We’ve heard a lot about the vicious torture of men in Abu Ghraib and other detention centers around Iraq—almost exclusively by men, but yes, by some women too. The Right is so desperate for any explanation other than the sheer, evil brutality of war—the war that they clamored for, the war that was supposed to "liberate" the Iraqi people—that one leading theory seems to be that evil pro-choice lesbian mind rays made them do it (link via The Austro-Athenian Empire). Lost in much of the sensationalized coverage and handwringing, however, is the fact that we have merely been given photographic documentation of outrages that are part and parcel of the horrors of war. This is nothing new; and while it is outrageous it should not at all be surprising.W arfare is little more than the logic of patriarchal command and control writ large, and the brutality of that logic as acted out in Abu Ghraib is awfully similar, in motivation and in tactics, to the acts carried out every day by men who rape women and other men, and men who beat their wives or girlfriends, all across the country.

Nowhere is this more evident in the ordinary, and horrifying, story—buried all too often under the numerous stories about the attacks on Iraqi men—that the rape of Iraqi women has apparently been part of the unwritten Standard Operating Procedure at Abu Ghraib:

In December 2003, a woman prisoner inside the jail west of Baghdad managed to smuggle out a note. Its contents were so shocking that, at first, Amal Kadham Swadi and the other Iraqi women lawyers who had been trying to gain access to the US jail found them hard to believe.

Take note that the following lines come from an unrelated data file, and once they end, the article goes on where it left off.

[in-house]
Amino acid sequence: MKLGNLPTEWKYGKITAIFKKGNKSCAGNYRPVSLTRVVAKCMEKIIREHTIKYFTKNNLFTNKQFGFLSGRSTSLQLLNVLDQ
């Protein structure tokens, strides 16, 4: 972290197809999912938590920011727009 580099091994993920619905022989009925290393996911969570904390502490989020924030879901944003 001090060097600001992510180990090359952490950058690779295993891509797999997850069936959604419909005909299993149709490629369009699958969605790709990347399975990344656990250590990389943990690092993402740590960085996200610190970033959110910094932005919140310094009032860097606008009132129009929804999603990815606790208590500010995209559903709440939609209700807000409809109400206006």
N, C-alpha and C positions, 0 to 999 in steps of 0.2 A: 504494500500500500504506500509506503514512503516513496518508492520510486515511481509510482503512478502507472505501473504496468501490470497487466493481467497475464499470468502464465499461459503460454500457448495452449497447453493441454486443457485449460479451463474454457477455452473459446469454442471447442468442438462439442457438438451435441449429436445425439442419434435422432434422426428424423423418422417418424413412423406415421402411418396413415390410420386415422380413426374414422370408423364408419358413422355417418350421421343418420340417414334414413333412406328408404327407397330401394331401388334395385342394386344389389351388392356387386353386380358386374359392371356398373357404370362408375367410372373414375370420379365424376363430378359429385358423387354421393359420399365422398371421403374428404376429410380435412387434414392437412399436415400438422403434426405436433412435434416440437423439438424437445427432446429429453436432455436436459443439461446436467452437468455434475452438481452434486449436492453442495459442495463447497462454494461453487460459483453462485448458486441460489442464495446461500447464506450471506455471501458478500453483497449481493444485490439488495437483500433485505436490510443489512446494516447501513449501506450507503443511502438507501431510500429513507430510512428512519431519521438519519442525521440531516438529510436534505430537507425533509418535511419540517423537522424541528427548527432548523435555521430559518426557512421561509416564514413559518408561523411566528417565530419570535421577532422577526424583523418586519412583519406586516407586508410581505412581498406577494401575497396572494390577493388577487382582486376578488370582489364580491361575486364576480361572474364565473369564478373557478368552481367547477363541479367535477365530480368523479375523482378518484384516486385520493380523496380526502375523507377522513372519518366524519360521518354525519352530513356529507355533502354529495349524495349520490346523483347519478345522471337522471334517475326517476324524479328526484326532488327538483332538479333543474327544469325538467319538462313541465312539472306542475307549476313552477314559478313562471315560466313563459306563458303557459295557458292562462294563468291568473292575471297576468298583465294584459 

The note claimed that US guards had been raping women detainees, who were, and are, in a small minority at Abu Ghraib. Several of the women were now pregnant, it added. The women had been forced to strip naked in front of men, it said. The note urged the Iraqi resistance to bomb the jail to spare the women further shame.

. . .

Astonishingly, the secret inquiry launched by the US military in January, headed by Major General Antonio Taguba, has confirmed that the letter smuggled out of Abu Ghraib by a woman known only as “Noor” was entirely and devastatingly accurate. While most of the focus since the scandal broke three weeks ago has been on the abuse of men, and on their sexual humilation in front of US women soldiers, there is now incontrovertible proof that women detainees – who form a small but unknown proportion of the 40,000 people in US custody since last year’s invasion – have also been abused. Nobody appears to know how many. But among the 1,800 digital photographs taken by US guards inside Abu Ghraib there are, according to Taguba’s report, images of a US military policeman “having sex” with an Iraqi woman.